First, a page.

“The FBI investigators in ‘The X-Files’ are extremely intelligent scientists,” Carter said. “We’re playing it as close to reality as we can. You can find an ‘X-File’ story every day in the newspaper. The agents will reveal hoaxes. They also will encounter things that can’t be explained, where progressive science meets the spirit world.”

David Duchovny from Showtime’s “Red Shoe Diaries” stars as unorthodox agent Fox “Spooky” Mulder, who describes himself as “the FBI’s most unwanted.” An Oxford-educated psychologist known as an expert on serial killers and the occult, Mulder earned a reputation as the best analyst in the bureau’s violent-crimes section – until he started chasing UFOs. “The laws of physics rarely seem to apply” when working on cases from the X-Files, he tells his new partner.

Gillian Anderson as agent Dana Scully is the intellectual equal of Duchovny’s Mulder. A medical doctor with a degree in physics, she was recruited by the FBI to teach at its academy. Now the extremely logical Scully is assigned to work with Mulder and report on his activities. Will she debunk the X-Files project? “We trust you’ll make the proper scientific analysis,” says Scully’s boss, sending her to spy on “Spooky.”

“David and Gillian are very bright,” Carter said. “They truly are the characters. Their relationship is cerebral and subtly sexy. Fox and Dana remind me of John Steed and Emma Peel in ‘The Avengers.’ ”

Although characters are murdered in “The X-Files,” Carter promises to avoid excessive gore. “There is no gunfire in the first six episodes,” he said. “I’m really concerned about violence in our society. There’s too much violence on television. Producers should be responsible, to a point, while telling an exciting story. Like ‘Murder, She Wrote,’ we’ll show the results of violence, not the act.”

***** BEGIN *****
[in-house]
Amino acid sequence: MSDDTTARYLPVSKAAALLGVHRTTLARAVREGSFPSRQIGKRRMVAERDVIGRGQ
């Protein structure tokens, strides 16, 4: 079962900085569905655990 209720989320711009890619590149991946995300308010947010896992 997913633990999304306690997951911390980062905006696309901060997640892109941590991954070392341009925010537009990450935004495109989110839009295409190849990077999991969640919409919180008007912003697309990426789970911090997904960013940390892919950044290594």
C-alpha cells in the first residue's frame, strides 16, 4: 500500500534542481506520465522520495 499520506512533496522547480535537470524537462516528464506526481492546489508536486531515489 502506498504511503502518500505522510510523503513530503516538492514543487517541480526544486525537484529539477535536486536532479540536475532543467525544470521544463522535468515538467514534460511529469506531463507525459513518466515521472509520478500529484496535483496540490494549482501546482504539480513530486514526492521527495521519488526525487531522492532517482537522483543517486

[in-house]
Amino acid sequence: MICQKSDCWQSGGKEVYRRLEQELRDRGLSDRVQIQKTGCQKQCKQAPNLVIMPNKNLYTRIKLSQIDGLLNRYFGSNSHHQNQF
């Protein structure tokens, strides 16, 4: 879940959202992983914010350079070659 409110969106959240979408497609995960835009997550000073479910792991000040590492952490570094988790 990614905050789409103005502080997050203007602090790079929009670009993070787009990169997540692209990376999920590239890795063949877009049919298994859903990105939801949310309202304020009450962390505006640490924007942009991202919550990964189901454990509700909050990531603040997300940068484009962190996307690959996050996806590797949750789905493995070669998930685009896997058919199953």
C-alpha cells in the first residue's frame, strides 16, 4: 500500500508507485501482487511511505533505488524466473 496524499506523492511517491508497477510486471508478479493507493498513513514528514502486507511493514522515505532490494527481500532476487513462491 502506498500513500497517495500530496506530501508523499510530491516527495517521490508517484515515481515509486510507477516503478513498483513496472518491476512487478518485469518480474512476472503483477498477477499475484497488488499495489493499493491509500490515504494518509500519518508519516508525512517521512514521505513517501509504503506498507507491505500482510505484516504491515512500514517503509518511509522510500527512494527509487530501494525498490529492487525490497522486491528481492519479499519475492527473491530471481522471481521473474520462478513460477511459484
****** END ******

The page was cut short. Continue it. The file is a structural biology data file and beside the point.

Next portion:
Fond memories of ABC’s “The Night Stalker,” a 1974-75 series with Darren McGavin as a reporter tracking vampires and werewolves, gave Carter a “leaping-off point” when he started developing “The X-Files” last year. “That was a good, scary show,” he said. “And it aired on Friday nights, too.”

But “The Night Stalker” vanished after one season. Fox has ordered 13 episodes of “The X-Files.” In its most-unwanted time slot, it could be an ex-series by December.

“I’d rather air right after ‘The Simpsons,’ ” Carter said. “But I know Fox would never put me there.”

Confessions of a Mad Surfer

??-??-1993
Unknown
Confessions of a Mad Surfer

In which we creep into the head of Chris Carter, Creator and Executive Producer of The X-Files, and crawl behind the scenes.

Q. Did you always have in mind a two-person cast, male and female?

A. The Mulder-Scully idea was there from the start. And I wanted to flip the gender types, so that Mulder, the male, would be the believer, the intuitive one, and Scully the skeptic, which is the more traditional male role. It was also important that Scully be Mulder’s equal in rank, intelligence, and ability–because in real life the FBI is a boy’s club–and I didn’t want her to take a back seat. James Wolcott, writing in The New Yorker, says “Their partnership is achieves a rare parity between the sexes,” so I think we succeeded.

Q. Once you got approval to shoot the Pilot episode, what was the hardest part?